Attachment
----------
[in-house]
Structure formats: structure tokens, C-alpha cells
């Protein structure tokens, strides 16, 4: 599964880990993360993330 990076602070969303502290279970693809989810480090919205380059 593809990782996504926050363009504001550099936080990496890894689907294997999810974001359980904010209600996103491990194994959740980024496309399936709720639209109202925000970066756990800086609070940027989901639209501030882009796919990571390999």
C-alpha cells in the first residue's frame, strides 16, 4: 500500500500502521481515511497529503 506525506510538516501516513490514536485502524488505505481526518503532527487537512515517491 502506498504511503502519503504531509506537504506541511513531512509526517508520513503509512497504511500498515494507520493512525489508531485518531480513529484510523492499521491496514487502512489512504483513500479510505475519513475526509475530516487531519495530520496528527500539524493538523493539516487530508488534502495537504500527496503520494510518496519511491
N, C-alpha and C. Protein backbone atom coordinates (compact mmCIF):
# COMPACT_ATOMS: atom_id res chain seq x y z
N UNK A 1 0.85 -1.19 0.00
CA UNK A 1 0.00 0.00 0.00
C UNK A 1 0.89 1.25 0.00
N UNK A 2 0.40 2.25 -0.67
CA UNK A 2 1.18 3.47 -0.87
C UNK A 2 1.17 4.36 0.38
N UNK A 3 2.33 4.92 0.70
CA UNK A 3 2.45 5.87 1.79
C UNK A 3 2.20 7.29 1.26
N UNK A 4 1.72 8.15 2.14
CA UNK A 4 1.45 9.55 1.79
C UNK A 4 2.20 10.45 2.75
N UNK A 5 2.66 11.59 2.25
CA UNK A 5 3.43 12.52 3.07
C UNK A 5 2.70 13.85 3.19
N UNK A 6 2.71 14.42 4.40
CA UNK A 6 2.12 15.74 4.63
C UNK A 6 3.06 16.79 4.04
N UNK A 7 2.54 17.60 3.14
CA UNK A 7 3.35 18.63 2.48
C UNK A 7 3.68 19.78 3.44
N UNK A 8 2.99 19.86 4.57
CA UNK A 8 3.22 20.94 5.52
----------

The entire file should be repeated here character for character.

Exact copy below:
[in-house]
Structure formats: structure tokens, C-alpha cells
């Protein structure tokens, strides 16, 4: 599964880990993360993330 990076602070969303502290279970693809989810480090919205380059 593809990782996504926050363009504001550099936080990496890894689907294997999810974001359980904010209600996103491990194994959740980024496309399936709720639209109202925000970066756990800086609070940027989901639209501030882009796919990571390999």
C-alpha cells in the first residue's frame, strides 16, 4: 500500500500502521481515511497529503 506525506510538516501516513490514536485502524488505505481526518503532527487537512515517491 502506498504511503502519503504531509506537504506541511513531512509526517508520513503509512497504511500498515494507520493512525489508531485518531480513529484510523492499521491496514487502512489512504483513500479510505475519513475526509475530516487531519495530520496528527500539524493538523493539516487530508488534502495537504500527496503520494510518496519511491
N, C-alpha and C. Protein backbone atom coordinates (compact mmCIF):
# COMPACT_ATOMS: atom_id res chain seq x y z
N UNK A 1 0.85 -1.19 0.00
CA UNK A 1 0.00 0.00 0.00
C UNK A 1 0.89 1.25 0.00
N UNK A 2 0.40 2.25 -0.67
CA UNK A 2 1.18 3.47 -0.87
C UNK A 2 1.17 4.36 0.38
N UNK A 3 2.33 4.92 0.70
CA UNK A 3 2.45 5.87 1.79
C UNK A 3 2.20 7.29 1.26
N UNK A 4 1.72 8.15 2.14
CA UNK A 4 1.45 9.55 1.79
C UNK A 4 2.20 10.45 2.75
N UNK A 5 2.66 11.59 2.25
CA UNK A 5 3.43 12.52 3.07
C UNK A 5 2.70 13.85 3.19
N UNK A 6 2.71 14.42 4.40
CA UNK A 6 2.12 15.74 4.63
C UNK A 6 3.06 16.79 4.04
N UNK A 7 2.54 17.60 3.14
CA UNK A 7 3.35 18.63 2.48
C UNK A 7 3.68 19.78 3.44
N UNK A 8 2.99 19.86 4.57
CA UNK A 8 3.22 20.94 5.52